A sermon preached on January 5, 2013, Epiphany Sunday, based upon Mathew 2:1-12.
One of the mothers of our church told me that her six year old son recently switched schools, and that he was having a hard time fitting in among his new classmates — in particular, that he was feeling as if they were excluding him from their pre-existing cliques. She said this is how he put it: “Mommy, you how Pastor Jeff says there’s always room in the circle… for friends and stuff? Well, I think that’s a lie. I don’t think that it’s true.”
I was genuinely moved by the fact that this little boy had so fully taken to heart the ideal expressed in the words we speak each week: that “there’s always room in the circle” — that he’d gotten it so completely regarding how people are supposed to treat one another, specifically, in regard to welcoming the newcomers among us.
It pained me, of course to hear of the distress that this little boy was experiencing when this ideal of how people are supposed to treat one another – the way Jesus instructed us to treat others – came face to face with the reality that too often in this world people don’t treat one another this way, and that he had to have to experience first hand what it feels like to be excluded in this world.
It also struck me how deep seeded this propensity to exclude others is in human nature. These are six year old children we’re talking about, which raises questions: where did this excluding behavior come from? Was it taught, which is to say, modeled somehow by the children’s parents and families and others? Or is it in some sense instinctive, part of the inheritance of our DNA through the ages?
In all likelihood it is some combination of both, which would be the traditional Christian take on what is more generally called “sin” — the darkness that opposes the light. We learn bad choices from others, but there is also something within us that compels us to make destructive choices.
It is striking that the very same struggle between the darkness and the light the little boy from our church came face to face with in his new school is found in this old, old story we hear every Epiphany Sunday of the wise men coming from the east in search of the Christ-child, stopping along the way to talk to King Herod.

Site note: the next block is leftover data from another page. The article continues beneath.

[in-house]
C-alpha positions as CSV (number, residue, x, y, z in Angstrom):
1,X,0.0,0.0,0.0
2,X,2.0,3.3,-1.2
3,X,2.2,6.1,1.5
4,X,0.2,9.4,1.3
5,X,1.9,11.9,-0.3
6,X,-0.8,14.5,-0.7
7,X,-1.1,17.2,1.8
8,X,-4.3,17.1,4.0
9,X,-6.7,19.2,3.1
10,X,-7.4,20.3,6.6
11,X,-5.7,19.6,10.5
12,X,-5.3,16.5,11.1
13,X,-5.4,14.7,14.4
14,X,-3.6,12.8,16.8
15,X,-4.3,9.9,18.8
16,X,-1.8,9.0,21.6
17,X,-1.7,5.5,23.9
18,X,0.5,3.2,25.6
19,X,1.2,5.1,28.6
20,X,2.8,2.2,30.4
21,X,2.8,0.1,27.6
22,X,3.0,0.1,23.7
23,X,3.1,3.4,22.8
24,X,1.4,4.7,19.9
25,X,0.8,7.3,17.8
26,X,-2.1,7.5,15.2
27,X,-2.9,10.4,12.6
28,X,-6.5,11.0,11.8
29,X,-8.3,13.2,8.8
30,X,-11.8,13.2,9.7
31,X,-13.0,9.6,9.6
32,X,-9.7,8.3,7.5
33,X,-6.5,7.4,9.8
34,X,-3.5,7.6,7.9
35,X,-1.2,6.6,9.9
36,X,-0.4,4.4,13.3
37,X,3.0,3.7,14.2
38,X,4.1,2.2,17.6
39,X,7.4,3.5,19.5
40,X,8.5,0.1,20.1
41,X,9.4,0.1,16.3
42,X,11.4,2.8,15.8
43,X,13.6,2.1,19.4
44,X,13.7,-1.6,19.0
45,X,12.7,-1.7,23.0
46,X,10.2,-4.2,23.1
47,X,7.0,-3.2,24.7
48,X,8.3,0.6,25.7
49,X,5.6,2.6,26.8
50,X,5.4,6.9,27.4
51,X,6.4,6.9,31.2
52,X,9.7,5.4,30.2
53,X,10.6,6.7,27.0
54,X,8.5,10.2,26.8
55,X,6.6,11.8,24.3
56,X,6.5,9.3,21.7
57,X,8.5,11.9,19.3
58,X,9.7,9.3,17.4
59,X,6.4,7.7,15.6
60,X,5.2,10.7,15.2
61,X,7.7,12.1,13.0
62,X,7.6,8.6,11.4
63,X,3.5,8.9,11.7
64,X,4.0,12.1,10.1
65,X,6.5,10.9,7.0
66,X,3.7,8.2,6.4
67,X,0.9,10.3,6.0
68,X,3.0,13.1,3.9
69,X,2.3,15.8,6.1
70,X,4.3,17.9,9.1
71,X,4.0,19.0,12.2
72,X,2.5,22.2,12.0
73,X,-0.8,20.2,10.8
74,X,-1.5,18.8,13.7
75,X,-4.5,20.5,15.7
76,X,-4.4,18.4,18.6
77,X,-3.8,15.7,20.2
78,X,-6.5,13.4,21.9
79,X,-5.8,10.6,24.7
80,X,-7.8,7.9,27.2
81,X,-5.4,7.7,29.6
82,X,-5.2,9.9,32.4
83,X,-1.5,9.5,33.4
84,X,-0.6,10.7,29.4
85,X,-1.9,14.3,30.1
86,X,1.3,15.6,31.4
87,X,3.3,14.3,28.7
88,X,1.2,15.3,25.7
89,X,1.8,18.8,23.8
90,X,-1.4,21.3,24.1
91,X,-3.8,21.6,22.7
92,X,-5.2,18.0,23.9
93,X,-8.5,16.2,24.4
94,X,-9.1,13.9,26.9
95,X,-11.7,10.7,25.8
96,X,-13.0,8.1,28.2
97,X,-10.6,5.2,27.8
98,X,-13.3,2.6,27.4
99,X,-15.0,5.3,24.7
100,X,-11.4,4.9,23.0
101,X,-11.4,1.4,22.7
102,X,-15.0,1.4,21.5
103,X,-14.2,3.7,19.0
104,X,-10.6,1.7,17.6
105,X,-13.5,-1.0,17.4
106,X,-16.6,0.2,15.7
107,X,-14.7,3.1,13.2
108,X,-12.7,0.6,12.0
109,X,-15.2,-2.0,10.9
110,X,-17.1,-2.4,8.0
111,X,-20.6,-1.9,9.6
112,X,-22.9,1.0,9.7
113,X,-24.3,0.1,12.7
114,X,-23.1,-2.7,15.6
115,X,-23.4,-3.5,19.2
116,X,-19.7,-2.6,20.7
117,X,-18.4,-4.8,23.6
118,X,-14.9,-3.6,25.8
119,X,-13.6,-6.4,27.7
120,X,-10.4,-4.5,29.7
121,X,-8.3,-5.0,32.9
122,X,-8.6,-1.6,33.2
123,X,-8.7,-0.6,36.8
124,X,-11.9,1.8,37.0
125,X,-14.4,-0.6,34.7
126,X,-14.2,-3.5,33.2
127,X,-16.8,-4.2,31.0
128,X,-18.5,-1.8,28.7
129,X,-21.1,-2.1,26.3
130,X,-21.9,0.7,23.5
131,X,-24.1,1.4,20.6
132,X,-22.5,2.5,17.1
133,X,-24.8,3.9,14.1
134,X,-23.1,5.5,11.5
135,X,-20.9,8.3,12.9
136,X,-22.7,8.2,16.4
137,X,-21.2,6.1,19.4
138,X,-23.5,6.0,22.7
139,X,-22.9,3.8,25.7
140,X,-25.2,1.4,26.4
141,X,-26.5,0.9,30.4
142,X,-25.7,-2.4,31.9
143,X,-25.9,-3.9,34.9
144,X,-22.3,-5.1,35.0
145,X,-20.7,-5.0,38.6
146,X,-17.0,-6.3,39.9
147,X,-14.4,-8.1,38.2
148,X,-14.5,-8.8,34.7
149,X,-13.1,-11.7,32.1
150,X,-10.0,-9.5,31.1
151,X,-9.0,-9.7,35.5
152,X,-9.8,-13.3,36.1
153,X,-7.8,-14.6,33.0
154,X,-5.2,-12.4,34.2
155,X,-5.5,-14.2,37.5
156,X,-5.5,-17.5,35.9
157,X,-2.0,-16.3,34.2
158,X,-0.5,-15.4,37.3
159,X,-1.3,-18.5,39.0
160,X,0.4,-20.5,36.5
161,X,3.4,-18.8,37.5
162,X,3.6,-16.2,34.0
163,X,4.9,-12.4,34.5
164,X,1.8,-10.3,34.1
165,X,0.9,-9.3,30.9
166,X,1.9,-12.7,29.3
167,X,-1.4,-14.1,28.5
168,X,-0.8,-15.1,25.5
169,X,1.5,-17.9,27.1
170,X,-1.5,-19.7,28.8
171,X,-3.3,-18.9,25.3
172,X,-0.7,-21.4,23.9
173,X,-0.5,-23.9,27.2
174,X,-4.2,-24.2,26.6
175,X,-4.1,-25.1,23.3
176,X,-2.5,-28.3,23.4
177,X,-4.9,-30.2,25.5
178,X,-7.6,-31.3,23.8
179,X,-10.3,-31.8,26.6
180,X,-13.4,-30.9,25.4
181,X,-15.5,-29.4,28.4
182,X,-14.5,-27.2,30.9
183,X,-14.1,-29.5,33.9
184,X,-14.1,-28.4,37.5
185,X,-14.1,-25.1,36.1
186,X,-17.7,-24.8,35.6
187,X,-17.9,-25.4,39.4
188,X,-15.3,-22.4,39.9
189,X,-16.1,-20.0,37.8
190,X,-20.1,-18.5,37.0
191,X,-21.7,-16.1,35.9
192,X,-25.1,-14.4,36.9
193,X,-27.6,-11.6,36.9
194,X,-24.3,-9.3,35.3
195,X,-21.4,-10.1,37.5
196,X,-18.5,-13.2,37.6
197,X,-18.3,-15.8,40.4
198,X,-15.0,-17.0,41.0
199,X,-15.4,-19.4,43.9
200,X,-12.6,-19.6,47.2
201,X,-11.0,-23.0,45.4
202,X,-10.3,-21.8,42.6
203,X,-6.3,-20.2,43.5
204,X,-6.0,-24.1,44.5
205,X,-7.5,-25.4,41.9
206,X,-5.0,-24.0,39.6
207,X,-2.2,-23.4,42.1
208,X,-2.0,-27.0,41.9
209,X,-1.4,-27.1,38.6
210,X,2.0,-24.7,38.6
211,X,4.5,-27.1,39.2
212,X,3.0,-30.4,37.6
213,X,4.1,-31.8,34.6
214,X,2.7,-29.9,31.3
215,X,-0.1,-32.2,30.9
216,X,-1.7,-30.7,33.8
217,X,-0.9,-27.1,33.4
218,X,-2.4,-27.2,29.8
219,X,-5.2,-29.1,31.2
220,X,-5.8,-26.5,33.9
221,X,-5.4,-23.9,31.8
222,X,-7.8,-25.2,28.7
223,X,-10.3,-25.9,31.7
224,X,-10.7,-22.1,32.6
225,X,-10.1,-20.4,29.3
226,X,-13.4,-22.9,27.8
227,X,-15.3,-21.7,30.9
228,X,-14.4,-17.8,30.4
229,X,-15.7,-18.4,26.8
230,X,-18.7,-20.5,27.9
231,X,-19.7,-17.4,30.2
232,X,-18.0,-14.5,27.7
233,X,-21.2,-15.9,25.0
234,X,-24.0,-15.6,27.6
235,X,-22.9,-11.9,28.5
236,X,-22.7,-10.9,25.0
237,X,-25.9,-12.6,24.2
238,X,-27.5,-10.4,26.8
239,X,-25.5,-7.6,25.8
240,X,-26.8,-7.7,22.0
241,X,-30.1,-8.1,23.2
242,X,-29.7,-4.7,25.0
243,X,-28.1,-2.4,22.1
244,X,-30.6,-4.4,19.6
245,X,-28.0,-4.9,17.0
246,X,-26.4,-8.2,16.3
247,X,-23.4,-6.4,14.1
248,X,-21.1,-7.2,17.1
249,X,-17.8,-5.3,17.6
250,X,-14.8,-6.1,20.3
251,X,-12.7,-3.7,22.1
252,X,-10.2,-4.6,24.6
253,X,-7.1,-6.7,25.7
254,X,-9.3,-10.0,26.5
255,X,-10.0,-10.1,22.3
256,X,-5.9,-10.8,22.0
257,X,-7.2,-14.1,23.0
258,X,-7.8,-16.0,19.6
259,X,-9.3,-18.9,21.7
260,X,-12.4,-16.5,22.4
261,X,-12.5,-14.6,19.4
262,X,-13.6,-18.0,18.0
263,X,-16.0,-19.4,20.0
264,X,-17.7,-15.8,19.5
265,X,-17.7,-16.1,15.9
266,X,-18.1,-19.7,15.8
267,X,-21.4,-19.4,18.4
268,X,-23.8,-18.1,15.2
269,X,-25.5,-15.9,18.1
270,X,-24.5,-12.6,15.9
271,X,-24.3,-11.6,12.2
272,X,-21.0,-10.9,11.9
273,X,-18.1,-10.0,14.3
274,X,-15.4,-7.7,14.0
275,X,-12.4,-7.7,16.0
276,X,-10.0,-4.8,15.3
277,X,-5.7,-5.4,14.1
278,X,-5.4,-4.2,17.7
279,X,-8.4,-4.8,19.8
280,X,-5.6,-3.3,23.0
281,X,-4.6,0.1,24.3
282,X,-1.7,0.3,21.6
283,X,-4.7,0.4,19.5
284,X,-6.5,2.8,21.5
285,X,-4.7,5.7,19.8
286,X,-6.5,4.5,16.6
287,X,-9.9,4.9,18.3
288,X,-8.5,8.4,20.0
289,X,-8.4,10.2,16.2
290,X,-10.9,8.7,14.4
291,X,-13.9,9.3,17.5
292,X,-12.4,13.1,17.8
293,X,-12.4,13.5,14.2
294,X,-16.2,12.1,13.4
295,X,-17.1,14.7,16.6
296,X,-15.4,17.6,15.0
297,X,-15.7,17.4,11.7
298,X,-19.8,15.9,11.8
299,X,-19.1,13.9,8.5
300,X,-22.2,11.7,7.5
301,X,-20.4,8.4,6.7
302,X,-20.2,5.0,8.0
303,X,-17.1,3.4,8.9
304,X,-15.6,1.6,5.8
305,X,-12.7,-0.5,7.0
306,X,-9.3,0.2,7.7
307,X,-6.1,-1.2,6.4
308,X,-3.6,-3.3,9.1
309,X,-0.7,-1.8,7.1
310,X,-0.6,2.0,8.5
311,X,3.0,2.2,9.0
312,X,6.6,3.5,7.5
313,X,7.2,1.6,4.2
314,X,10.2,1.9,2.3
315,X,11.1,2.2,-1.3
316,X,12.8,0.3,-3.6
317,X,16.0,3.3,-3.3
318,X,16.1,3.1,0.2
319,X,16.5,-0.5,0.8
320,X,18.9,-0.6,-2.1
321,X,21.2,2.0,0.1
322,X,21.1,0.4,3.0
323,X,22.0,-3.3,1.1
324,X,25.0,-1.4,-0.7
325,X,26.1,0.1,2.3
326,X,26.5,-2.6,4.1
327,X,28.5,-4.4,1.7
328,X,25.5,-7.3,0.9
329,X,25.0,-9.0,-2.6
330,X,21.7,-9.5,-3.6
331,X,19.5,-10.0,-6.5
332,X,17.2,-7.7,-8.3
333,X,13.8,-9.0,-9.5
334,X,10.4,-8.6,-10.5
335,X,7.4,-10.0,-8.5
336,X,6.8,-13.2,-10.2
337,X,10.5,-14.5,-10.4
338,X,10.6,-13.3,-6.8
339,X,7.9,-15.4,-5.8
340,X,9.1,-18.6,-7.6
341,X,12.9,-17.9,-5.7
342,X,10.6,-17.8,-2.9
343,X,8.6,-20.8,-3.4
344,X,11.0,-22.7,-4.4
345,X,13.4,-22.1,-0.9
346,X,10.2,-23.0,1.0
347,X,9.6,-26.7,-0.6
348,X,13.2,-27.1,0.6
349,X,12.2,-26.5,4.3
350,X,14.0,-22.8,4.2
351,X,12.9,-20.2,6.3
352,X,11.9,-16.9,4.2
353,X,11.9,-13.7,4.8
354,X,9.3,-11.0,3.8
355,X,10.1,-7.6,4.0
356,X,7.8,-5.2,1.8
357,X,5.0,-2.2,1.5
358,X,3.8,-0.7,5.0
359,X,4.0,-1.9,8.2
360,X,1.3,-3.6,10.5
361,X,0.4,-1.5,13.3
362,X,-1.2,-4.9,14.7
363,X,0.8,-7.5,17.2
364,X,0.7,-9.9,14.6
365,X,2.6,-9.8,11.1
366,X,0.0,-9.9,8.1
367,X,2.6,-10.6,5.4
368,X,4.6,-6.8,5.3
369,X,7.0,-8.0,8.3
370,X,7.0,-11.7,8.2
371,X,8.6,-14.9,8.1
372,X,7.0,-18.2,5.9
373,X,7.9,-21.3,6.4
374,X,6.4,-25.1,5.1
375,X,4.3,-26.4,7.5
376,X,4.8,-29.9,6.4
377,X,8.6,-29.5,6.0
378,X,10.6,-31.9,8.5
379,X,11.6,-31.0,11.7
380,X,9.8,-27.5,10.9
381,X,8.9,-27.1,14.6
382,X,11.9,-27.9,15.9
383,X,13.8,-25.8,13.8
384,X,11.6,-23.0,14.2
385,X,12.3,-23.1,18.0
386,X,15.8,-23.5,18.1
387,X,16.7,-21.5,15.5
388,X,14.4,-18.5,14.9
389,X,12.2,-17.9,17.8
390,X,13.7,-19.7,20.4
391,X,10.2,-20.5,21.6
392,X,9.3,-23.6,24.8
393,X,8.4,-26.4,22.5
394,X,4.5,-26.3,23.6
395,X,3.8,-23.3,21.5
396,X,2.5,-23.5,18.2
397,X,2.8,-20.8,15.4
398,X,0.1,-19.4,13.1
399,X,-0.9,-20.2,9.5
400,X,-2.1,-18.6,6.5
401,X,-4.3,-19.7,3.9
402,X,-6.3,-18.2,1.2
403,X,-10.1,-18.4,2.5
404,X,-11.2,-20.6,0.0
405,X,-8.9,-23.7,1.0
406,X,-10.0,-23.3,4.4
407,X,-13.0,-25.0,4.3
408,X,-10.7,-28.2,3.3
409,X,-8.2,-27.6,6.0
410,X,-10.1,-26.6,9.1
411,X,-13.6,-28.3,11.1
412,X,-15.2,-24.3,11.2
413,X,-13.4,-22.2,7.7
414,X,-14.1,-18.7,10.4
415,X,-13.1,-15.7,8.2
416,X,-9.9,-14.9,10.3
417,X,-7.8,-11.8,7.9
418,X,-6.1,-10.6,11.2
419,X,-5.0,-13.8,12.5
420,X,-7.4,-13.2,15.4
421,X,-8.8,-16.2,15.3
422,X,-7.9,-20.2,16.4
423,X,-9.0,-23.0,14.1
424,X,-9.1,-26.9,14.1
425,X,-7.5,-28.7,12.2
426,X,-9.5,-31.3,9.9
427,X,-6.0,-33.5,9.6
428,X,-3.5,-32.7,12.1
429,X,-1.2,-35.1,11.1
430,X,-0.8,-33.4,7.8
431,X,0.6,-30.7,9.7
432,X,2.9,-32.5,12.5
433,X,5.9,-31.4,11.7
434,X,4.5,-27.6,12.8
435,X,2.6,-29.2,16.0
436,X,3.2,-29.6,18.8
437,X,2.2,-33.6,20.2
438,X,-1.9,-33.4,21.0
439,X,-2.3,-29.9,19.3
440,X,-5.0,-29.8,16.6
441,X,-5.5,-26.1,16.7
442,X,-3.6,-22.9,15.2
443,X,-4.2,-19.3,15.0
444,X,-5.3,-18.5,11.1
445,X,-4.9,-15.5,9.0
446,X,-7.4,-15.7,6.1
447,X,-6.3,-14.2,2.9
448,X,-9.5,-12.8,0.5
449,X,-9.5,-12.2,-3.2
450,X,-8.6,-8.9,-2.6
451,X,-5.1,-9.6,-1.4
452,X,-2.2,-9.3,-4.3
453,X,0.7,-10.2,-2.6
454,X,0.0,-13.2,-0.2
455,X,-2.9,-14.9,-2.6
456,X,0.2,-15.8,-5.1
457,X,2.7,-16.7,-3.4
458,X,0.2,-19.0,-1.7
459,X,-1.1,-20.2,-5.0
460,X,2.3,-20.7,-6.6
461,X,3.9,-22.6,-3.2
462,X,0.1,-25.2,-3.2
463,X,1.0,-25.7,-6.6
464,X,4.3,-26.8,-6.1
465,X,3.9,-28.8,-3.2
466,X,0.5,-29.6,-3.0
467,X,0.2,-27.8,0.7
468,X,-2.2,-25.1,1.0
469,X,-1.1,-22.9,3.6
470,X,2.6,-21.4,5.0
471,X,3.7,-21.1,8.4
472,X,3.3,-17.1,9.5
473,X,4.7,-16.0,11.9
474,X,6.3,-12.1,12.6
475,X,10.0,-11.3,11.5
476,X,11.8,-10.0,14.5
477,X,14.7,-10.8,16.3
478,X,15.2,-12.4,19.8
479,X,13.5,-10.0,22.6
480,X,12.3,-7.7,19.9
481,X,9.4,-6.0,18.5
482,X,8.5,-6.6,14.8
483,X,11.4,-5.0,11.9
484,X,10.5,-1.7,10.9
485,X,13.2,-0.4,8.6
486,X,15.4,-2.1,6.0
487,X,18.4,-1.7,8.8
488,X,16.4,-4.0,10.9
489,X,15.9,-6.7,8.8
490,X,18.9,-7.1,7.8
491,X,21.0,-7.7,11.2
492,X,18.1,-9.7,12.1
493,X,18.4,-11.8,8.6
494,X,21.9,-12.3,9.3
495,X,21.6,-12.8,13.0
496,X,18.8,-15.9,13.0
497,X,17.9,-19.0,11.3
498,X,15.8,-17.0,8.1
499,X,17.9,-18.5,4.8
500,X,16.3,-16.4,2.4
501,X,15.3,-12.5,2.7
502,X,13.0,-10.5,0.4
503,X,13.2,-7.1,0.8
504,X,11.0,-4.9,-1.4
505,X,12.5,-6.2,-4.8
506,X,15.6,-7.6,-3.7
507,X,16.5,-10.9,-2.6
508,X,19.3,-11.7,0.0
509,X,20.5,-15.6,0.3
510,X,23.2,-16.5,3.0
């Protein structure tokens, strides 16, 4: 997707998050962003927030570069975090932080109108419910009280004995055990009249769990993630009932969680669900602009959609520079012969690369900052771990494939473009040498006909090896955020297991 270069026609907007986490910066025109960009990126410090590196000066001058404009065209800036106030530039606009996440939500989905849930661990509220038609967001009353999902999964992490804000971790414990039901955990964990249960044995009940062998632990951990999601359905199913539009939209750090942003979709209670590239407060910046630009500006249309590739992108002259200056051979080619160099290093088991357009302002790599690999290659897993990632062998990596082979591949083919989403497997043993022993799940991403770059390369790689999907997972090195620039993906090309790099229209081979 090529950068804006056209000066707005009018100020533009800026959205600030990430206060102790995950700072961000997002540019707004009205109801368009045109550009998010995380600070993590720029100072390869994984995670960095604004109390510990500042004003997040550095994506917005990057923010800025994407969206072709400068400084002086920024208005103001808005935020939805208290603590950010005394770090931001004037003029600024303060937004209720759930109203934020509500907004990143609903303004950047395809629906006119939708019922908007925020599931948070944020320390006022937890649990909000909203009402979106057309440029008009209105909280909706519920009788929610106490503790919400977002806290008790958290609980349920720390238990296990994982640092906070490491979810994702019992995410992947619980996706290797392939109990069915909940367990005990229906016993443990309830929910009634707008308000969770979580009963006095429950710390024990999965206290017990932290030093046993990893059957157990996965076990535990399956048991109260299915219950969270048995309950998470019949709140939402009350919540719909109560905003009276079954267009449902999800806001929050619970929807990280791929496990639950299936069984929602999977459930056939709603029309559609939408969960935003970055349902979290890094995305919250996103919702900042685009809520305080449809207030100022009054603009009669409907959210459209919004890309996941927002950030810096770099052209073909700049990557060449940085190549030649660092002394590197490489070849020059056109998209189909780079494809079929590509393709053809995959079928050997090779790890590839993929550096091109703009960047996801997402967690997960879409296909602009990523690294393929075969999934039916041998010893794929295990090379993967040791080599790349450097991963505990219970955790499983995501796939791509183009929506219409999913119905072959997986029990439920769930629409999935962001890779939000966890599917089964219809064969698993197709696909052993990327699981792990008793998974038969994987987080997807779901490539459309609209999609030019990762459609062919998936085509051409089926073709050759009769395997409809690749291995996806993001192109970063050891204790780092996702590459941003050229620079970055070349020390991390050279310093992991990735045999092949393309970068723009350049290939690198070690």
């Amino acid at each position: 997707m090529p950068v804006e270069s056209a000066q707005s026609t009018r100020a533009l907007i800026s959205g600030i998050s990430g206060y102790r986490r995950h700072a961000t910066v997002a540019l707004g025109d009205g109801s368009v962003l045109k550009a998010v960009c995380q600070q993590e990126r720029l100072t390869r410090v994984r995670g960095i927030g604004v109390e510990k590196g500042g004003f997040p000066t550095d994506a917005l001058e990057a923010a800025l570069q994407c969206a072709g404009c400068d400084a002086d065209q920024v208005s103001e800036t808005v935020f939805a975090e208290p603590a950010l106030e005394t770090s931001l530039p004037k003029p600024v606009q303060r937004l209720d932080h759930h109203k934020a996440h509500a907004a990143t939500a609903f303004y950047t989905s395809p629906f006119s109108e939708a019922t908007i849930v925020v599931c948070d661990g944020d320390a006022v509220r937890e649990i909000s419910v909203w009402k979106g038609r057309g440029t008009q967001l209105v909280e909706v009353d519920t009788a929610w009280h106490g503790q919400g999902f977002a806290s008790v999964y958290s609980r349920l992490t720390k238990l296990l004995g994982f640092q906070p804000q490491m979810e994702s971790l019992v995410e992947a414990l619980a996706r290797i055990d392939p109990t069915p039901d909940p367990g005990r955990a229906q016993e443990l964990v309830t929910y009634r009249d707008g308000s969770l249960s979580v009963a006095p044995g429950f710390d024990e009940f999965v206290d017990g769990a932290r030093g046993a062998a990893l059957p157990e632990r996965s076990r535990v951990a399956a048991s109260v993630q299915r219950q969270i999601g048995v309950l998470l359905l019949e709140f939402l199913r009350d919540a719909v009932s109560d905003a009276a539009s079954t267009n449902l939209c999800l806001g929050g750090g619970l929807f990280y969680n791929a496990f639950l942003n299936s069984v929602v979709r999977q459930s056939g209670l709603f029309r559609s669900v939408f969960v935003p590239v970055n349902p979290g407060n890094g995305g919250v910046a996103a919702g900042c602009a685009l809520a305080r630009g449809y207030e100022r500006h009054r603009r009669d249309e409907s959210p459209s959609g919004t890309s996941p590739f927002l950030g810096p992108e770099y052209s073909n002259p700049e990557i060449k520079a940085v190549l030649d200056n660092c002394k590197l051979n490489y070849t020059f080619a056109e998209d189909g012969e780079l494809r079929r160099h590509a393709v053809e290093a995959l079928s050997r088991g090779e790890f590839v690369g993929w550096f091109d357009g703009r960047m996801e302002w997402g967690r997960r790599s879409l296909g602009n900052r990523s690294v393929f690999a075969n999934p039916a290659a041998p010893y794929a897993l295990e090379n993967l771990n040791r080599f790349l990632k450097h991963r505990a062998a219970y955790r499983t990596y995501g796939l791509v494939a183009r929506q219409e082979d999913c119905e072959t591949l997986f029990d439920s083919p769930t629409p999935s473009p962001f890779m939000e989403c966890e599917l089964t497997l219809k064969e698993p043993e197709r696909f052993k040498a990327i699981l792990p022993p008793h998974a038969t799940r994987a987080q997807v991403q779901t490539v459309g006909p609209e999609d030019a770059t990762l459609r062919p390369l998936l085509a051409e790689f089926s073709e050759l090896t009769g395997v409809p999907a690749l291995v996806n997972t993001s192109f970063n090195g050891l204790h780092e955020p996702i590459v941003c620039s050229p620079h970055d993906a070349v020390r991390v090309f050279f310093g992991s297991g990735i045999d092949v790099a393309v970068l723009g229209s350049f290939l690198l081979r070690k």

The wise men travel a great distance, led by the light of the star in search of a child born of the light; one in whom all the barriers that separate people are overcome. They come from far outside the pre-existing circle with the naïve, almost child-like assumption that they will be welcomed into the circle. It is a Jewish baby they seek, and they are not Jews, and have no intention of becoming Jews, but in the light revealed in this child it doesn’t matter, because the light reveals that we are all one.
Different sorts of people who have taken distinctly different paths to the child’s crib find a welcome there: poor shepherds who were broadsided by angels who spoke of “good news of great joy for ALL people” – not some people, and financially secure magi speaking a different language who by methodically studying the stars have come to a similar truth to the one revealed to the poor shepherds.
There is room in the circle for all, and all are of equal worth in the circle.
But in our bible story the light encounters darkness — the darkness engulfs King Herod. The announcement of the coming of God’s kingdom in the birth of the Christ-child fills him with fear, because it means that in order to make room for the kingdom of God, he must let go of his kingdom, and he’s not ready to do that. He clings to his power.